Bush to deliver ultimatum to Iraqi prime minister at Jordan summit

The planned meeting between US President Bush and Iraqi Prime Minister Nuri al-Maliki in the Jordanian capital of Amman failed to go ahead yesterday, after a secret White House memo detailing US plans for Iraq, and critical of Maliki, was leaked to the New York Times.

The memo drawn up by Bush’s National Security Adviser Stephen Hadley on November 8 was undoubtedly leaked deliberately so as to maximise the pressure on Maliki before meeting Bush. The document is framed as a set of proposals to assist the prime minister to reorganise his government and take action to end the spiralling sectarian conflict in Iraq. But the obvious subtext is that Iraq’s future is decided in Washington, not Baghdad, and that the US intends to proceed with its plans—with or without Maliki.

Bush and his advisers have flown to Jordan, not for a collaborative meeting with the leader of a sovereign country, but to deliver an ultimatum to their stooge Maliki. At the top of their list of demands is for Maliki to sanction a crackdown against the Shiite cleric Moqtada al-Sadr and his Madhi army. Among its “steps Maliki could take,” the Hadley memo calls for the prime minister to “bring his political strategy” with Sadr “to closure and to bring to justice any JAM [Mahdi Army] actors that do not eschew violence”.

As the Bush administration is well aware, such a step by Maliki risks political suicide. The Sadrists form a large parliamentary bloc in Maliki’s Shiite coalition and are politically crucial to his government maintaining support among broad layers of the Shiite poor who are deeply hostile to the US occupation. Last weekend, Maliki visited Baghdad’s Shiite working class neighbourhood of Sadr City to express his sympathy for the victims of a devastating series of car bombs, only to be denounced as “a coward” and “a collaborator”.

Fearing the political ramifications for his government, Maliki has previously baulked at repeated US demands for a military offensive into Sadr City and other Madhi Army strongholds. As the Hadley document notes: “The above approach may prove difficult to execute even if Maliki has the right intentions. He may simply not have the political and security capabilities to take such steps, which risk alienating his Sadrist political base and require a greater number of more reliable forces. Pushing Maliki to take these steps without augmenting his capabilities could force him to failure...”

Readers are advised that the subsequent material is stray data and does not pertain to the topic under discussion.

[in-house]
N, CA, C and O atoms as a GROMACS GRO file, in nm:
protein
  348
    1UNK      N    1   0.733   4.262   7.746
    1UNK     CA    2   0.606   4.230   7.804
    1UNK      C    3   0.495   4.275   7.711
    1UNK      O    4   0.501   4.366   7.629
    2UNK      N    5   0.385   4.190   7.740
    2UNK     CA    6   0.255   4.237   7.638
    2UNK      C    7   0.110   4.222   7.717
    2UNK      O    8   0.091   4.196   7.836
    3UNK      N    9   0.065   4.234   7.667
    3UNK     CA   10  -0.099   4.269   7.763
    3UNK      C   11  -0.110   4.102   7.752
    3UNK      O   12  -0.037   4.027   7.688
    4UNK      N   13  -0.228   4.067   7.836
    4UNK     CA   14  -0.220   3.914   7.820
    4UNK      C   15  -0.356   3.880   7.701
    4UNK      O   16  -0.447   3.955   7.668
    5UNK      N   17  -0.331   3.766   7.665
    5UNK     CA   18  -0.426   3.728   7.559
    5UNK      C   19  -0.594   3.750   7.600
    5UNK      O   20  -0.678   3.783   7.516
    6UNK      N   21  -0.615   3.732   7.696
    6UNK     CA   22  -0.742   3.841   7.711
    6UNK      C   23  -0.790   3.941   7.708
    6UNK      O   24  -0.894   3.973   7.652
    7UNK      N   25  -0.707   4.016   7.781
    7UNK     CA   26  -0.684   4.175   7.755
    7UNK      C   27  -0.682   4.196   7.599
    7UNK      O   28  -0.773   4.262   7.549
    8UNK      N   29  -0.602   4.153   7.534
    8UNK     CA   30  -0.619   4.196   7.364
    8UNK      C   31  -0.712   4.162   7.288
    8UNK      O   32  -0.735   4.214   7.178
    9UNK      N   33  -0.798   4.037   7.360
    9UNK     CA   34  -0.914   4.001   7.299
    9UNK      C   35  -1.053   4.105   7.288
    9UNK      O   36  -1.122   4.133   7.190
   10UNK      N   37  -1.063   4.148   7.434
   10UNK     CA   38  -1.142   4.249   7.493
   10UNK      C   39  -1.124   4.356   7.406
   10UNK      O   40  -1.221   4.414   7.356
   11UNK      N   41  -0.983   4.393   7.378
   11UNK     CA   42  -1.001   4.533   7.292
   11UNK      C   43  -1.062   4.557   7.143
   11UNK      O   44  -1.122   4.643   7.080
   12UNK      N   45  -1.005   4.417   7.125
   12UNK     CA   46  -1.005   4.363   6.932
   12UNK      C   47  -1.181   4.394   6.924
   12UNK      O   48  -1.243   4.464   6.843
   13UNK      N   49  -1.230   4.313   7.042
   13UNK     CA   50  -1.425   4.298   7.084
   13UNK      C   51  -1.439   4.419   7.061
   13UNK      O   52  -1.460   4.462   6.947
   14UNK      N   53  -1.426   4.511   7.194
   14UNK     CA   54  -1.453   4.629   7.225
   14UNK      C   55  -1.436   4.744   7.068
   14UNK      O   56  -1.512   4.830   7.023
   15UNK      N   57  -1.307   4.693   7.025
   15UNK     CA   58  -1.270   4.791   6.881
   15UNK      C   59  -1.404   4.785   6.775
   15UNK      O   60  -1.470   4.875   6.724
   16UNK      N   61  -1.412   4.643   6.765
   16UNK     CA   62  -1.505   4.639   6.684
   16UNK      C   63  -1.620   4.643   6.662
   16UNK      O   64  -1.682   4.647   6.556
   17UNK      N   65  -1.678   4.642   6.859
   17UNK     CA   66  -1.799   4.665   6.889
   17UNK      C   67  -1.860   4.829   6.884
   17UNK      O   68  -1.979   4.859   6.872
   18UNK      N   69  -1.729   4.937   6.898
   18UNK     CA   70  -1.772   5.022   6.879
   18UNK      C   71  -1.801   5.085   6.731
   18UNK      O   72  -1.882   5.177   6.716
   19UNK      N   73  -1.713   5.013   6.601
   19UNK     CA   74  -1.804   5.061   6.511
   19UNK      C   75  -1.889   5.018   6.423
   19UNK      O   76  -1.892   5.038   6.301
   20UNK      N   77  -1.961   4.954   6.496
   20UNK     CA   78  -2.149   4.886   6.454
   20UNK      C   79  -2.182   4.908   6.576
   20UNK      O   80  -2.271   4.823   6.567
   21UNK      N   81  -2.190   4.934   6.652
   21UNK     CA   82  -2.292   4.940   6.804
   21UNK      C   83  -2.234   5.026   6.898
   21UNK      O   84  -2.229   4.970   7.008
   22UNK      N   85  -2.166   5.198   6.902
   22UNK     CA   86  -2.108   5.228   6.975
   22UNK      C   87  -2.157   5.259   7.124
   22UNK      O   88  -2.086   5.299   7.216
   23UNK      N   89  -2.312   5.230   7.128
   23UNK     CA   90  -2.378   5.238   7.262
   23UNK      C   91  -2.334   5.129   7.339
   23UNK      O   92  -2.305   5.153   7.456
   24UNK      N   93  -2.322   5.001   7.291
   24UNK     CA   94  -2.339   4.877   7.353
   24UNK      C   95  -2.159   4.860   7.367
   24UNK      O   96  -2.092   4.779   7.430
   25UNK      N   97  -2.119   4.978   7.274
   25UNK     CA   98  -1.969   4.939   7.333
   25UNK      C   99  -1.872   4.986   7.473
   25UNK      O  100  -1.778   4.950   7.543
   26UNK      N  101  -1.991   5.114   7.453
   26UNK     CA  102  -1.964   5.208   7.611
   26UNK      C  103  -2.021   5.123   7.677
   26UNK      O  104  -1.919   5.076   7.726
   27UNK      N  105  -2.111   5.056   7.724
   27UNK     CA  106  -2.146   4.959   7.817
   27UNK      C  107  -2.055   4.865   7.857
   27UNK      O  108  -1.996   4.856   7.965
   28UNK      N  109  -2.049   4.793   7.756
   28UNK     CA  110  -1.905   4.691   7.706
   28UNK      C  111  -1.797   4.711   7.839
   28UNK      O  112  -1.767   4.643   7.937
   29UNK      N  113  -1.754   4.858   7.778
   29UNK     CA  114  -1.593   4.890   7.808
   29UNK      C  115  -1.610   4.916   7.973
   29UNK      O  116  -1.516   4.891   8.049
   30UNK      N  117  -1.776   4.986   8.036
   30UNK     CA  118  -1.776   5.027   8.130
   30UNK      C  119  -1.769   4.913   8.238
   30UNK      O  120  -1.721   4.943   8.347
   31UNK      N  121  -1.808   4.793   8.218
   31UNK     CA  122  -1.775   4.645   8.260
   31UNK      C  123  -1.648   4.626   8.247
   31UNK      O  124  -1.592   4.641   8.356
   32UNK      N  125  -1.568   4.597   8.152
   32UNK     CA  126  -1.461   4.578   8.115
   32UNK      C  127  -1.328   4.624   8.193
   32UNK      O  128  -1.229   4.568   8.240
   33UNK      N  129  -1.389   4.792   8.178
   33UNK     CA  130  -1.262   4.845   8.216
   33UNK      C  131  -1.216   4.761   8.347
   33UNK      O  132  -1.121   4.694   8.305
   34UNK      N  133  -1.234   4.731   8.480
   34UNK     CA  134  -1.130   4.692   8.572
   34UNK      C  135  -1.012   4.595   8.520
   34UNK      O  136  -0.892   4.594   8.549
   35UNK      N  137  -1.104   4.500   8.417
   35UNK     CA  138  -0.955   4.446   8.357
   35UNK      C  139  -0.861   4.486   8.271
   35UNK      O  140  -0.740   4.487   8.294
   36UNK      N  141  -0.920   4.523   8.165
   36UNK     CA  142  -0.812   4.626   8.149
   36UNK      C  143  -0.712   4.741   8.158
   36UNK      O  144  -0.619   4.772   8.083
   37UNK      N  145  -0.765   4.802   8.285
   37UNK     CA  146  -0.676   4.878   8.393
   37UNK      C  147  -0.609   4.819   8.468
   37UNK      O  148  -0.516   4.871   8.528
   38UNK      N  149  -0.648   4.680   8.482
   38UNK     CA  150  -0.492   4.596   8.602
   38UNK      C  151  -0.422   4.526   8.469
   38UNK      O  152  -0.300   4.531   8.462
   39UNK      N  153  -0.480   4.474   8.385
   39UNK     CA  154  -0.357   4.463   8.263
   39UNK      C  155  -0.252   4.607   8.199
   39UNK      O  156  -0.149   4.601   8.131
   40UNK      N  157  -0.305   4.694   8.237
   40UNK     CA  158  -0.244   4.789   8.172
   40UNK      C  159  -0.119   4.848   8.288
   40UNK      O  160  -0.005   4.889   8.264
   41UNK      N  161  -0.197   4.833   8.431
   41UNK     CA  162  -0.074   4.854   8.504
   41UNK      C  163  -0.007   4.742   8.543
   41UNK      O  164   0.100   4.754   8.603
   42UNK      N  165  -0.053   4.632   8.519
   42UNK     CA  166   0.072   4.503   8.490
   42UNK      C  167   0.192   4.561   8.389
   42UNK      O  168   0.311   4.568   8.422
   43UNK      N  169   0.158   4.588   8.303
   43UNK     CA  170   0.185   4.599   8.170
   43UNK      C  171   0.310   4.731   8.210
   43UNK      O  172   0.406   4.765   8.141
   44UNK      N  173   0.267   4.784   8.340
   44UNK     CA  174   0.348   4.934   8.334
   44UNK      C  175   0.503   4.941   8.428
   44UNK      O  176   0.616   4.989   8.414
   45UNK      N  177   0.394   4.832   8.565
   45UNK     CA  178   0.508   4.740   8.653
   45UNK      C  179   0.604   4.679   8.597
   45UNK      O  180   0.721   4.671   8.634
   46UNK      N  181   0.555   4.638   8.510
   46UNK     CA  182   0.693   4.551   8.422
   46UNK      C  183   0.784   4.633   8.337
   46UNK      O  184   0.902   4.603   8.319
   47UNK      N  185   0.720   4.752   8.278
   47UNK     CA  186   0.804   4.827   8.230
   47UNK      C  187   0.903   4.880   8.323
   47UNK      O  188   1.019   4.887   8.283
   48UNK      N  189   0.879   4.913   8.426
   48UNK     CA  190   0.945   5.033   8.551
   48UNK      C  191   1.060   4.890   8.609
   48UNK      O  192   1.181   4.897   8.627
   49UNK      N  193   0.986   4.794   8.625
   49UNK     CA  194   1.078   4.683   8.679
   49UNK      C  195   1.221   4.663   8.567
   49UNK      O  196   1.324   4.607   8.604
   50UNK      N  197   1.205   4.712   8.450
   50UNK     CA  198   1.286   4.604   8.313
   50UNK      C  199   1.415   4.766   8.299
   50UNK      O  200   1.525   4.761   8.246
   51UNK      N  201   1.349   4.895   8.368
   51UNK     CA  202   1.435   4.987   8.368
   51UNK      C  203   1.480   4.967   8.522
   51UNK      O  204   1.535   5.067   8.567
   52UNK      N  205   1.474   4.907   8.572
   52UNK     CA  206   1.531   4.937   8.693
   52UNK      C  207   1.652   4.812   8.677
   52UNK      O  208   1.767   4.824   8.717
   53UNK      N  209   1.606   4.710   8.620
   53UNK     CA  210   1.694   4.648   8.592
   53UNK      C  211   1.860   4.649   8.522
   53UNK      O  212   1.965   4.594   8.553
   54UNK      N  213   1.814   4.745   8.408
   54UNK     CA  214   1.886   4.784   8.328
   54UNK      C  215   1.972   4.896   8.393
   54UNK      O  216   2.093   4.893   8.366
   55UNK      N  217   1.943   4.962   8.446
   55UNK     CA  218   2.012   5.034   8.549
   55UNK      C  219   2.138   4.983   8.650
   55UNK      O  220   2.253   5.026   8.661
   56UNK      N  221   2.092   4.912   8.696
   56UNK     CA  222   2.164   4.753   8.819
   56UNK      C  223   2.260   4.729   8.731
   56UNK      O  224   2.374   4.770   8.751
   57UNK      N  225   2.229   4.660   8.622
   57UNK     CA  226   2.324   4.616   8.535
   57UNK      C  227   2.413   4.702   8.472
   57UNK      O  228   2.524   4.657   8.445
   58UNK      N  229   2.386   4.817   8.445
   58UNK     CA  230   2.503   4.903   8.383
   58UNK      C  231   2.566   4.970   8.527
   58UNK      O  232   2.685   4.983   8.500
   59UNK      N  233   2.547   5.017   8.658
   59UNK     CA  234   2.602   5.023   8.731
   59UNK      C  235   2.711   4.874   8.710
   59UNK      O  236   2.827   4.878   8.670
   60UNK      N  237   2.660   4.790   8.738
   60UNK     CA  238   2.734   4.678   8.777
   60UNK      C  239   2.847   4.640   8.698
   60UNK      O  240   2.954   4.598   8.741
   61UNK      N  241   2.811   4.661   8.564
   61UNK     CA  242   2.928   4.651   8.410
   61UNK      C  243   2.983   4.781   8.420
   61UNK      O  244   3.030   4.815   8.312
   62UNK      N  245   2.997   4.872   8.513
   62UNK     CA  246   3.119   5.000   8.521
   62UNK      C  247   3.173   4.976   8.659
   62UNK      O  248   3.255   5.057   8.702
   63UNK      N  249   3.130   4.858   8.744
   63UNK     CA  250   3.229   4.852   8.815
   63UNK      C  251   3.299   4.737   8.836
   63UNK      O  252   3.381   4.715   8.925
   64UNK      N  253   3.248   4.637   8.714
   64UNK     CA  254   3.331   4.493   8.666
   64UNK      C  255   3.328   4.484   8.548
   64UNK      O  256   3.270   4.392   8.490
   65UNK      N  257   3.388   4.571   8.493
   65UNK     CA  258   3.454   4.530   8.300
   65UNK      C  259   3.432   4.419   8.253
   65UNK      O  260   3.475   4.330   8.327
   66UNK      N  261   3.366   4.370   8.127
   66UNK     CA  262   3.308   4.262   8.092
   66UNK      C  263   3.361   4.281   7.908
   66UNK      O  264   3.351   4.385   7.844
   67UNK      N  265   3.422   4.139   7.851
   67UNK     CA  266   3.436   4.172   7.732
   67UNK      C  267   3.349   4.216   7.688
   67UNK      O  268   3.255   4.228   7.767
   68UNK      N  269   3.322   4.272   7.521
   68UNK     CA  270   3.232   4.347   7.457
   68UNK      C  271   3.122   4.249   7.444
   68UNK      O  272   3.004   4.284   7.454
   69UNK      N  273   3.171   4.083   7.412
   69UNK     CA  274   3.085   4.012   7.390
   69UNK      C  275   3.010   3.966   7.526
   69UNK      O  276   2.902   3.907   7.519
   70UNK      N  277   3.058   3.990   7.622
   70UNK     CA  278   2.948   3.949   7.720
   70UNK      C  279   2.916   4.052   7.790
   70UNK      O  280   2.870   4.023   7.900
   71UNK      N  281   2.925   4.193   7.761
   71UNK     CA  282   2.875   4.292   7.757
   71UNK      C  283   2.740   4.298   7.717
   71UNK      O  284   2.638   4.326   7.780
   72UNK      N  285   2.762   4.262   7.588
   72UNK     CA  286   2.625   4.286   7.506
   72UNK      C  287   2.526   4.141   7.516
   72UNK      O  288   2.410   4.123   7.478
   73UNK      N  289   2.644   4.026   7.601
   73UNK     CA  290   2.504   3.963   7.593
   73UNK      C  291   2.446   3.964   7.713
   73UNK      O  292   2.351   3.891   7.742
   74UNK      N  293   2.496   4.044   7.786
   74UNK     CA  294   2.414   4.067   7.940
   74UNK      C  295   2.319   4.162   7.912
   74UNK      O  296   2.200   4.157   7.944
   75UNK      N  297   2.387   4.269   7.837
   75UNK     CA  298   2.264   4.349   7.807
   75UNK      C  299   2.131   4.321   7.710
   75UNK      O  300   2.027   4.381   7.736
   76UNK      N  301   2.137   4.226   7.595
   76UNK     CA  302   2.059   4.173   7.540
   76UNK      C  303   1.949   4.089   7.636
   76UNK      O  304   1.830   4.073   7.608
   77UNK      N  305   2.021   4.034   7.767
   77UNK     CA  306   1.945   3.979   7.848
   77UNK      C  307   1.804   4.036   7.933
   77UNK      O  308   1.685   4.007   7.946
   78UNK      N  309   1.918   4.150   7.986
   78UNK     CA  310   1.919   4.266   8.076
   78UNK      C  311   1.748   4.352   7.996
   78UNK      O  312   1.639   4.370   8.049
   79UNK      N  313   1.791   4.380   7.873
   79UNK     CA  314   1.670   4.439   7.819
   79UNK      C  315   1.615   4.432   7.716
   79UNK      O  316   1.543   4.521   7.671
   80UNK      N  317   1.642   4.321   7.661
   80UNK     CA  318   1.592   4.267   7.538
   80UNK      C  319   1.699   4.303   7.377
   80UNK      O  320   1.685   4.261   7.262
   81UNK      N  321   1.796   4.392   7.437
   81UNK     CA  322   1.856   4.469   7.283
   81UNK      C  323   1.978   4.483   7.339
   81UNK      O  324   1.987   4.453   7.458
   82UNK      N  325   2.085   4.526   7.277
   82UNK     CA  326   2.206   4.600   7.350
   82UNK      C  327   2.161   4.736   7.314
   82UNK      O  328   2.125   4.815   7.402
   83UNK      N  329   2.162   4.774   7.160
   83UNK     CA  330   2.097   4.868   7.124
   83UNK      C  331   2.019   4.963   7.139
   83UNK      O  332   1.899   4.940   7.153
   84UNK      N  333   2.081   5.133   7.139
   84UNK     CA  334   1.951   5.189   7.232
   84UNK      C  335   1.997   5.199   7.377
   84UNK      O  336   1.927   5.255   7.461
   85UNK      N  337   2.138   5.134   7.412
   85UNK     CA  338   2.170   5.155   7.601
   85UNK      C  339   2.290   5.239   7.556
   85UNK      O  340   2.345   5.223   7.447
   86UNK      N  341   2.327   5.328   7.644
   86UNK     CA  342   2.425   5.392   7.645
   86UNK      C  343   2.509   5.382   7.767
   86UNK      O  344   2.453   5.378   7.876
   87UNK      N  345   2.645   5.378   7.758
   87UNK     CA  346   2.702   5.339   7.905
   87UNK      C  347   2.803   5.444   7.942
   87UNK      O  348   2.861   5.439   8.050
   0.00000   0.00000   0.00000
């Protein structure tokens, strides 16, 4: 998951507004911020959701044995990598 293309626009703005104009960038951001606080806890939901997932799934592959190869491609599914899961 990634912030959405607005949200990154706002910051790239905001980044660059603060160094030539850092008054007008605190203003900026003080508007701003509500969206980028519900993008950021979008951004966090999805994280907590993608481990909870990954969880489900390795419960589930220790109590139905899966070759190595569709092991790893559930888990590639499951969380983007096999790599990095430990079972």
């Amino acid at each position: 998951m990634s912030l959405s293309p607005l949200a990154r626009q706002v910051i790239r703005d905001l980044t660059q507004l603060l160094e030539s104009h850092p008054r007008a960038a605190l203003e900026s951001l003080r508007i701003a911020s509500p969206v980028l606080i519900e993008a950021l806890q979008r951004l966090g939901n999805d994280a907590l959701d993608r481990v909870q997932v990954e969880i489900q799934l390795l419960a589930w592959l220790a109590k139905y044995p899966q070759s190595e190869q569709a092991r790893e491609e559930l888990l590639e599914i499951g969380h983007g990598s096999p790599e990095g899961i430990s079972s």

The prospect of the collapse of the Maliki government has not deterred the Bush administration, which has already begun to implement aspects of Hadley’s proposals. These include enlisting the support of the Sunni ruling elites in Saudi Arabia, Jordan and Egypt to pressure their counterparts in Iraq to back Maliki if he agrees to unleash the military against the Sadrist movement. The situation in Iraq was at the top of the agenda when Vice President Dick Cheney flew to Saudi Arabia for consultations with King Abdullah.

The US military is already preparing for a bloody showdown with the Mahdi Army in Sadr City through a series of probing operations and a build up of American troops in Baghdad. The Pentagon announced plans yesterday to send another 3,500 soldiers to the capital. According to an ABC report, it is considering the option of boosting overall American troop levels in Iraq by two to five brigades—that is, by 7,000 to 18,000 troops.

The American media is functioning as the propaganda arm for the bloodbath being prepared in Baghdad. On Tuesday, the New York Times published an unsubstantiated front-page article alleging that the Mahdi Army militiamen were being trained in Lebanon by Hezbollah with the assistance of Iran and Syria. As well as vilifying al-Sadr and his supporters, the article serves to undercut calls within Washington for the Bush administration to open up a dialogue with Syria and Iran.

The latest issue of Newsweek magazine features a cover labelling al-Sadr as “The Most Dangerous Man in Iraq”. Its story entitled, “How al-Sadr may control US fate in Iraq,” makes clear that the Bush administration and the Pentagon regard the Mahdi Army as its number one enemy. The article likens al-Sadr to a Mafia don, compares his “thugs” to the anti-US Taliban militias in Afghanistan and blames the Madhi army for the escalating civil war between a myriad of competing militias.